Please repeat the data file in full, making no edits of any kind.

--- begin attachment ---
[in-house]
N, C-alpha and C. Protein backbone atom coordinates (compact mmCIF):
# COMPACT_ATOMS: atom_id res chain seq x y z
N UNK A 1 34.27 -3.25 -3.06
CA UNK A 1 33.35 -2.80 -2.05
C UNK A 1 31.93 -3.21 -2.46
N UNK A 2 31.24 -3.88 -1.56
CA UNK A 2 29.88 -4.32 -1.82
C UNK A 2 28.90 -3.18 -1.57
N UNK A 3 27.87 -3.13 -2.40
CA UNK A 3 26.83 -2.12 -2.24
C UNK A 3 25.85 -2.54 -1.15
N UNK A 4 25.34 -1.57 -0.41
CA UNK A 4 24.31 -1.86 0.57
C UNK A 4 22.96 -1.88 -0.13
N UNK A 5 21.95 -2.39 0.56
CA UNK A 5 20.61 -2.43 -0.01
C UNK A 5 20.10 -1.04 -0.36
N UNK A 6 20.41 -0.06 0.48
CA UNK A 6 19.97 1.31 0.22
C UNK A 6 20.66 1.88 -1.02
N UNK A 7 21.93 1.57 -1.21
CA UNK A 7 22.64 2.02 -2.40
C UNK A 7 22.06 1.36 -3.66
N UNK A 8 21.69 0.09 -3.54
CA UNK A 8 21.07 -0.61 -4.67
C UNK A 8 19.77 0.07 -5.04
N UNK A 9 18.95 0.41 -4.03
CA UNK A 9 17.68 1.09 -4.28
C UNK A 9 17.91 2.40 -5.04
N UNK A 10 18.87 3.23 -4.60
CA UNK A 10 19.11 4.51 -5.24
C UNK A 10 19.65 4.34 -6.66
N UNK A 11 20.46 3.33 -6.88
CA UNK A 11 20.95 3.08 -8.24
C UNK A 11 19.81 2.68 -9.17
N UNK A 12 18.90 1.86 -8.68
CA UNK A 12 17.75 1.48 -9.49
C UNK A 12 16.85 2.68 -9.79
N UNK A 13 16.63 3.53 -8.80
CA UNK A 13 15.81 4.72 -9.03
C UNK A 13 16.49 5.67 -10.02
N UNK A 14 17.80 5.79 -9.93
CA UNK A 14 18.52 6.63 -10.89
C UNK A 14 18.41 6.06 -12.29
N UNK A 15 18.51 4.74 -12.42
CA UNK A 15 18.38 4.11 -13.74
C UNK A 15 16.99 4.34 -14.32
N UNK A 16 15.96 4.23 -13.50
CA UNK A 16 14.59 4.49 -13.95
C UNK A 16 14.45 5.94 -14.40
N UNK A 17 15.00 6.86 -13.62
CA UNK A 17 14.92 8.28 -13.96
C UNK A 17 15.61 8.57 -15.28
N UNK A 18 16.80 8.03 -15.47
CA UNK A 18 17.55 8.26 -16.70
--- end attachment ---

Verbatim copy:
[in-house]
N, C-alpha and C. Protein backbone atom coordinates (compact mmCIF):
# COMPACT_ATOMS: atom_id res chain seq x y z
N UNK A 1 34.27 -3.25 -3.06
CA UNK A 1 33.35 -2.80 -2.05
C UNK A 1 31.93 -3.21 -2.46
N UNK A 2 31.24 -3.88 -1.56
CA UNK A 2 29.88 -4.32 -1.82
C UNK A 2 28.90 -3.18 -1.57
N UNK A 3 27.87 -3.13 -2.40
CA UNK A 3 26.83 -2.12 -2.24
C UNK A 3 25.85 -2.54 -1.15
N UNK A 4 25.34 -1.57 -0.41
CA UNK A 4 24.31 -1.86 0.57
C UNK A 4 22.96 -1.88 -0.13
N UNK A 5 21.95 -2.39 0.56
CA UNK A 5 20.61 -2.43 -0.01
C UNK A 5 20.10 -1.04 -0.36
N UNK A 6 20.41 -0.06 0.48
CA UNK A 6 19.97 1.31 0.22
C UNK A 6 20.66 1.88 -1.02
N UNK A 7 21.93 1.57 -1.21
CA UNK A 7 22.64 2.02 -2.40
C UNK A 7 22.06 1.36 -3.66
N UNK A 8 21.69 0.09 -3.54
CA UNK A 8 21.07 -0.61 -4.67
C UNK A 8 19.77 0.07 -5.04
N UNK A 9 18.95 0.41 -4.03
CA UNK A 9 17.68 1.09 -4.28
C UNK A 9 17.91 2.40 -5.04
N UNK A 10 18.87 3.23 -4.60
CA UNK A 10 19.11 4.51 -5.24
C UNK A 10 19.65 4.34 -6.66
N UNK A 11 20.46 3.33 -6.88
CA UNK A 11 20.95 3.08 -8.24
C UNK A 11 19.81 2.68 -9.17
N UNK A 12 18.90 1.86 -8.68
CA UNK A 12 17.75 1.48 -9.49
C UNK A 12 16.85 2.68 -9.79
N UNK A 13 16.63 3.53 -8.80
CA UNK A 13 15.81 4.72 -9.03
C UNK A 13 16.49 5.67 -10.02
N UNK A 14 17.80 5.79 -9.93
CA UNK A 14 18.52 6.63 -10.89
C UNK A 14 18.41 6.06 -12.29
N UNK A 15 18.51 4.74 -12.42
CA UNK A 15 18.38 4.11 -13.74
C UNK A 15 16.99 4.34 -14.32
N UNK A 16 15.96 4.23 -13.50
CA UNK A 16 14.59 4.49 -13.95
C UNK A 16 14.45 5.94 -14.40
N UNK A 17 15.00 6.86 -13.62
CA UNK A 17 14.92 8.28 -13.96
C UNK A 17 15.61 8.57 -15.28
N UNK A 18 16.80 8.03 -15.47
CA UNK A 18 17.55 8.26 -16.70